If there are parishioners who are uncomfortable with having me in a prominent position serving at the altar, I will step down from my ministry as an acolyte. I do not want people to be afraid or unwilling to place their children in a rewarding and fulfilling ministry because of me. I urge anyone who wants to respond to talk to me, Christine, or the rector. Regardless of how you may feel, I ask that you pray for Christine and me. Thank you for listening.

There are a couple of things I should point out. You might notice that I said surgery isn’t always necessary, which is a statement that needs to be qualified. Some people that are trans will transition socially but not seek surgery. Sometimes it’s a matter of being able to afford it, sometimes it’s a matter of their health, sometimes it’s just not the right thing for them. For myself at the time, I wasn’t sure that I wanted surgery. I loved Christine, and thought that if everyone else accepted me as a woman, I could still be her husband.

That view has changed a lot over the last two years, and now I realize that it was kind of short-sighted. Of course I needed people to accept me as a woman, but I also needed Christine to accept me as a woman. More to the point, I needed to accept myself as a woman and I think the persistent desire to be her husband was a way of maintaining some stability in my life at the same time I was turning it upside down.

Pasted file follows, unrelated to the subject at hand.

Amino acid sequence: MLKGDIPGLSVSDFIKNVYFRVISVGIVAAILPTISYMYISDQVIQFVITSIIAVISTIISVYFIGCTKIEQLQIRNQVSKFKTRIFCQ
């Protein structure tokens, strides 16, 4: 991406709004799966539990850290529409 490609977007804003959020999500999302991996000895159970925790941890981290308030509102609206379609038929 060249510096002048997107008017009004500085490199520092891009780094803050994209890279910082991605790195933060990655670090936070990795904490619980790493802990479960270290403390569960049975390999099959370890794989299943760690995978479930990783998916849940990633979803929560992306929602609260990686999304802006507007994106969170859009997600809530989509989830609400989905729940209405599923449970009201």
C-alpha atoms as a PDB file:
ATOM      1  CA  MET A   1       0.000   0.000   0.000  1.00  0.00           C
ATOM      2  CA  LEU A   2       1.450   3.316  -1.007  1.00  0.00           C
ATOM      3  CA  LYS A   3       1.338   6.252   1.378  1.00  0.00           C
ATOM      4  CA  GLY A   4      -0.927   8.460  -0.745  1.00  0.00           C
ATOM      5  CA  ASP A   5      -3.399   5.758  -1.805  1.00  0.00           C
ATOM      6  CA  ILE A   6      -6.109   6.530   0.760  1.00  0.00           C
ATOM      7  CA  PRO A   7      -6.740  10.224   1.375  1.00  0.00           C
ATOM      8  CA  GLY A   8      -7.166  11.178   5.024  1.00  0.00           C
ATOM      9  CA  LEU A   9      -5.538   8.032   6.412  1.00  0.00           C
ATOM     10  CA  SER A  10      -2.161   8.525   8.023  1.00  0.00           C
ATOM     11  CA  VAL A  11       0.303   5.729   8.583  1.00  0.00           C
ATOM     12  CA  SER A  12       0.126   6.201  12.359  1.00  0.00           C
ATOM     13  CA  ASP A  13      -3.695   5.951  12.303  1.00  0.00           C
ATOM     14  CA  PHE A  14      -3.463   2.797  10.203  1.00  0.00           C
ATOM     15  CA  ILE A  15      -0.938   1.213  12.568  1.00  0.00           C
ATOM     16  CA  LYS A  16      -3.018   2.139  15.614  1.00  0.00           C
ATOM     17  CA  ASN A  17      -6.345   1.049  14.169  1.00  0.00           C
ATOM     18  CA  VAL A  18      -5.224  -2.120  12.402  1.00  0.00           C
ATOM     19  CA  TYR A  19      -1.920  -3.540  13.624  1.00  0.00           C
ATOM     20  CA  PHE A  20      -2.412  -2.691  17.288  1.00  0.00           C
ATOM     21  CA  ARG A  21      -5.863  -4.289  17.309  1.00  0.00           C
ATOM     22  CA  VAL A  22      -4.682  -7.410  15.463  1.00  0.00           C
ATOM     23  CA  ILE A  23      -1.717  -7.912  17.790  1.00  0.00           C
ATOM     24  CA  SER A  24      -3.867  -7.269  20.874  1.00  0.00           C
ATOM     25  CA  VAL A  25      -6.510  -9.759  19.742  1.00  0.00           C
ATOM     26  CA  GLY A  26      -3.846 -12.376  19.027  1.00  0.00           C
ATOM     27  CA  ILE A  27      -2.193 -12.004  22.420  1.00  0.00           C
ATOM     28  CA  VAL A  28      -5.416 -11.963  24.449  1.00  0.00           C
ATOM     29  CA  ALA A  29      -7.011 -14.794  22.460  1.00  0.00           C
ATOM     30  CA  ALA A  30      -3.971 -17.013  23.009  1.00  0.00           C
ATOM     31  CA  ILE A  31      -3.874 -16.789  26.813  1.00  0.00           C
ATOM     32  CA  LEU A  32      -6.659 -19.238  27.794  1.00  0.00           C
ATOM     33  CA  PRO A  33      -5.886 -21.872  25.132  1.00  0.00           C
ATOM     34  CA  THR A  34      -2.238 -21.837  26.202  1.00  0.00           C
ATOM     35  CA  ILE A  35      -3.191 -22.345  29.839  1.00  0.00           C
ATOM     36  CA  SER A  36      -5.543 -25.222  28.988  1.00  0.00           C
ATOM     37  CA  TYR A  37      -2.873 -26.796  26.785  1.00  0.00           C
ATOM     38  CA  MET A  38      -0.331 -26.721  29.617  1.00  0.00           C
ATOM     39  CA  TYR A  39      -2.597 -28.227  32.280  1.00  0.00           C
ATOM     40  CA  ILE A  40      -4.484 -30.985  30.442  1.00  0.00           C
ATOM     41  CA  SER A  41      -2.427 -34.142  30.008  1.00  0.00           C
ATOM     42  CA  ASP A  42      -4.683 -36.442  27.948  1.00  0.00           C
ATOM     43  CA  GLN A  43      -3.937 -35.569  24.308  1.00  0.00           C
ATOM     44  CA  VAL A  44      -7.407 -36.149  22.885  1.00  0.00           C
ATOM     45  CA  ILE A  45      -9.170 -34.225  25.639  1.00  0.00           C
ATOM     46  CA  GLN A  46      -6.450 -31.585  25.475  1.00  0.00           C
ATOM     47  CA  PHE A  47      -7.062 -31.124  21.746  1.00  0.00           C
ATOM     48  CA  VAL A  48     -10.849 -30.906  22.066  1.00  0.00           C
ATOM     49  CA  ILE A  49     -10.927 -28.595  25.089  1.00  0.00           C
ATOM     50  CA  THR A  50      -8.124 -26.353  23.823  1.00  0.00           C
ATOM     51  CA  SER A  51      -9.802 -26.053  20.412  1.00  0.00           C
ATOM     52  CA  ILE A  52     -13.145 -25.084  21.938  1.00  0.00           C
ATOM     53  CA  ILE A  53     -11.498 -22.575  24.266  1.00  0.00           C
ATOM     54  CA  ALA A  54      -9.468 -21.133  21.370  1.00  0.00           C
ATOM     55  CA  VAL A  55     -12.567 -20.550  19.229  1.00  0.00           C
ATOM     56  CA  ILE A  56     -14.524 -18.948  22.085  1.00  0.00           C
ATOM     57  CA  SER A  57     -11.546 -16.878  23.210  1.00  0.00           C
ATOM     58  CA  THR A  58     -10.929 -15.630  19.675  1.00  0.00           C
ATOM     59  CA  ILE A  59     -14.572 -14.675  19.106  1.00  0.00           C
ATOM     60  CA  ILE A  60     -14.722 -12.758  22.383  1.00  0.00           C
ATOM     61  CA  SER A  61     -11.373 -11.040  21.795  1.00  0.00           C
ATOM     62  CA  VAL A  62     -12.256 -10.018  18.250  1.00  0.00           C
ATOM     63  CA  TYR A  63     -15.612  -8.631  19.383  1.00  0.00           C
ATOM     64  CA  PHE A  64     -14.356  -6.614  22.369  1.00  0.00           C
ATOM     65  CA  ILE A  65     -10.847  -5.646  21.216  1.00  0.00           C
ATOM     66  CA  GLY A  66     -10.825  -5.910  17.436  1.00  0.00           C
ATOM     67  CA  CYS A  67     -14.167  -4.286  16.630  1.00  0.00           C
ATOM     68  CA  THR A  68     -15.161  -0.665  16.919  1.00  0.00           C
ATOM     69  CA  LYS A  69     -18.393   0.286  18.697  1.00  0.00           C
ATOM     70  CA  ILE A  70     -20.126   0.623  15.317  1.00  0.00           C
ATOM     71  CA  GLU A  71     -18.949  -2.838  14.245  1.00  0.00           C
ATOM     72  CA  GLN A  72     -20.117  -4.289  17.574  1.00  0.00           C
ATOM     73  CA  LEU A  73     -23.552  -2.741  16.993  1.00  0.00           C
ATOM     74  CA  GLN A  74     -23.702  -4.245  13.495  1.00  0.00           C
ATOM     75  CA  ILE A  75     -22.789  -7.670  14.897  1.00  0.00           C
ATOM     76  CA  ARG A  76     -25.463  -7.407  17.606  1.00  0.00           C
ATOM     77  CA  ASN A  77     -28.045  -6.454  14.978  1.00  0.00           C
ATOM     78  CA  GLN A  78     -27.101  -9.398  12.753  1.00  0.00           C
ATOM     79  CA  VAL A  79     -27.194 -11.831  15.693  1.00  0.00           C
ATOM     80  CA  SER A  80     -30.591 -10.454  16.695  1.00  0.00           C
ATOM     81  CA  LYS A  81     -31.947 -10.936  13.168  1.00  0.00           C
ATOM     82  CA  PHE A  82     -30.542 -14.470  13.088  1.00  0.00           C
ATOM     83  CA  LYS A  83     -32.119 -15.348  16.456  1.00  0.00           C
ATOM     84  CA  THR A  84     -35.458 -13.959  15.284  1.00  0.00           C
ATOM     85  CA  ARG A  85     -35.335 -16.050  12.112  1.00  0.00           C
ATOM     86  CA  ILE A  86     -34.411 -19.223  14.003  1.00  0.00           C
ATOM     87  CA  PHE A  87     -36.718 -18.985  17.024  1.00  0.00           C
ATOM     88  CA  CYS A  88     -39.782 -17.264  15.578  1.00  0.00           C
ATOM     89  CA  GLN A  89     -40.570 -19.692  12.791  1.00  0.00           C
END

And over the last year, the surgery question resolved itself tidily: it wasn’t an all at once decision, and there wasn’t a pro and con weighing ceremony. It just solidified in my mind as the next logical step, the next thing I would do because I needed to and because I was ready to. I’m not sure I was ready to admit that to myself previously.

The other thing you’ll notice is that I volunteered to step down from my ministry as an altar server, which, if you’ll allow me to remind you, was part of what drove me to start writing about my experiences. I offered, and some of the people in our church took me up on it. At the time, it served a dual pronged purpose: it provided a way for others to increase their comfort around me– they wouldn’t have to worry about their kids being molested by a tranny, after all– and it also served as a barometer for how well I was accepted by the congregation. People can be really nice to your face, after all, and horrible behind your back. I knew that if it came to me stepping down, I’d probably leave the church, too. I offered, and expected to be asked to leave the church that same day. I offered, knowing I’d never go back if someone took me up on it. I hoped that people would be better than I expected.